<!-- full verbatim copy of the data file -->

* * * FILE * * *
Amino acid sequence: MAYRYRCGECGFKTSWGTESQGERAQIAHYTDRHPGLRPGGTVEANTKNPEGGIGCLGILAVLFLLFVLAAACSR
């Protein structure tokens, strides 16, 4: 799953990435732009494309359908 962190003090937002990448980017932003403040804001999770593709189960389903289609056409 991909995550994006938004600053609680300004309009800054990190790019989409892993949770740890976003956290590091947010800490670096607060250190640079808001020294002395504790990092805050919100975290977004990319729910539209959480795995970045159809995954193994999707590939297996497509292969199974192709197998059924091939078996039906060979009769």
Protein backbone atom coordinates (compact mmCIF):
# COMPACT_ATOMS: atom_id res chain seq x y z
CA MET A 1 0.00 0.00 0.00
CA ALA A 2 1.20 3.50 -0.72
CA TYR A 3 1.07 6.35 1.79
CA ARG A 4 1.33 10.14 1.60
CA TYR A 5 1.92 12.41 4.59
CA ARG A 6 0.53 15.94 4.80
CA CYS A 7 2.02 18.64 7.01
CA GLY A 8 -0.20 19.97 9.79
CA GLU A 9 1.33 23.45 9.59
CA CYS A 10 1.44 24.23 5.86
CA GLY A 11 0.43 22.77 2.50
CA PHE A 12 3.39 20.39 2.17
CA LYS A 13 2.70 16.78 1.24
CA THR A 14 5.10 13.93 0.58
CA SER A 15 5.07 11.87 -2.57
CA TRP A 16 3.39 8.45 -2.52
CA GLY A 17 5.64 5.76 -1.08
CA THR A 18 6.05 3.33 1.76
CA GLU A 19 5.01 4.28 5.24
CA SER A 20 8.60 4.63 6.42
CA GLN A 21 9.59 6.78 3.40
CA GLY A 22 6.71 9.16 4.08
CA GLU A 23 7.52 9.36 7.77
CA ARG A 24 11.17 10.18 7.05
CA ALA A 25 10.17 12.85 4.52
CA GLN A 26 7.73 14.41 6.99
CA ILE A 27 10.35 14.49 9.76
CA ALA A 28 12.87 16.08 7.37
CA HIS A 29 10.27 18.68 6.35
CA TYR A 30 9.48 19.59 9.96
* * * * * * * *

Amino acid sequence: MAYRYRCGECGFKTSWGTESQGERAQIAHYTDRHPGLRPGGTVEANTKNPEGGIGCLGILAVLFLLFVLAAACSR
């Protein structure tokens, strides 16, 4: 799953990435732009494309359908 962190003090937002990448980017932003403040804001999770593709189960389903289609056409 991909995550994006938004600053609680300004309009800054990190790019989409892993949770740890976003956290590091947010800490670096607060250190640079808001020294002395504790990092805050919100975290977004990319729910539209959480795995970045159809995954193994999707590939297996497509292969199974192709197998059924091939078996039906060979009769």
Protein backbone atom coordinates (compact mmCIF):
# COMPACT_ATOMS: atom_id res chain seq x y z
CA MET A 1 0.00 0.00 0.00
CA ALA A 2 1.20 3.50 -0.72
CA TYR A 3 1.07 6.35 1.79
CA ARG A 4 1.33 10.14 1.60
CA TYR A 5 1.92 12.41 4.59
CA ARG A 6 0.53 15.94 4.80
CA CYS A 7 2.02 18.64 7.01
CA GLY A 8 -0.20 19.97 9.79
CA GLU A 9 1.33 23.45 9.59
CA CYS A 10 1.44 24.23 5.86
CA GLY A 11 0.43 22.77 2.50
CA PHE A 12 3.39 20.39 2.17
CA LYS A 13 2.70 16.78 1.24
CA THR A 14 5.10 13.93 0.58
CA SER A 15 5.07 11.87 -2.57
CA TRP A 16 3.39 8.45 -2.52
CA GLY A 17 5.64 5.76 -1.08
CA THR A 18 6.05 3.33 1.76
CA GLU A 19 5.01 4.28 5.24
CA SER A 20 8.60 4.63 6.42
CA GLN A 21 9.59 6.78 3.40
CA GLY A 22 6.71 9.16 4.08
CA GLU A 23 7.52 9.36 7.77
CA ARG A 24 11.17 10.18 7.05
CA ALA A 25 10.17 12.85 4.52
CA GLN A 26 7.73 14.41 6.99
CA ILE A 27 10.35 14.49 9.76
CA ALA A 28 12.87 16.08 7.37
CA HIS A 29 10.27 18.68 6.35
CA TYR A 30 9.48 19.59 9.96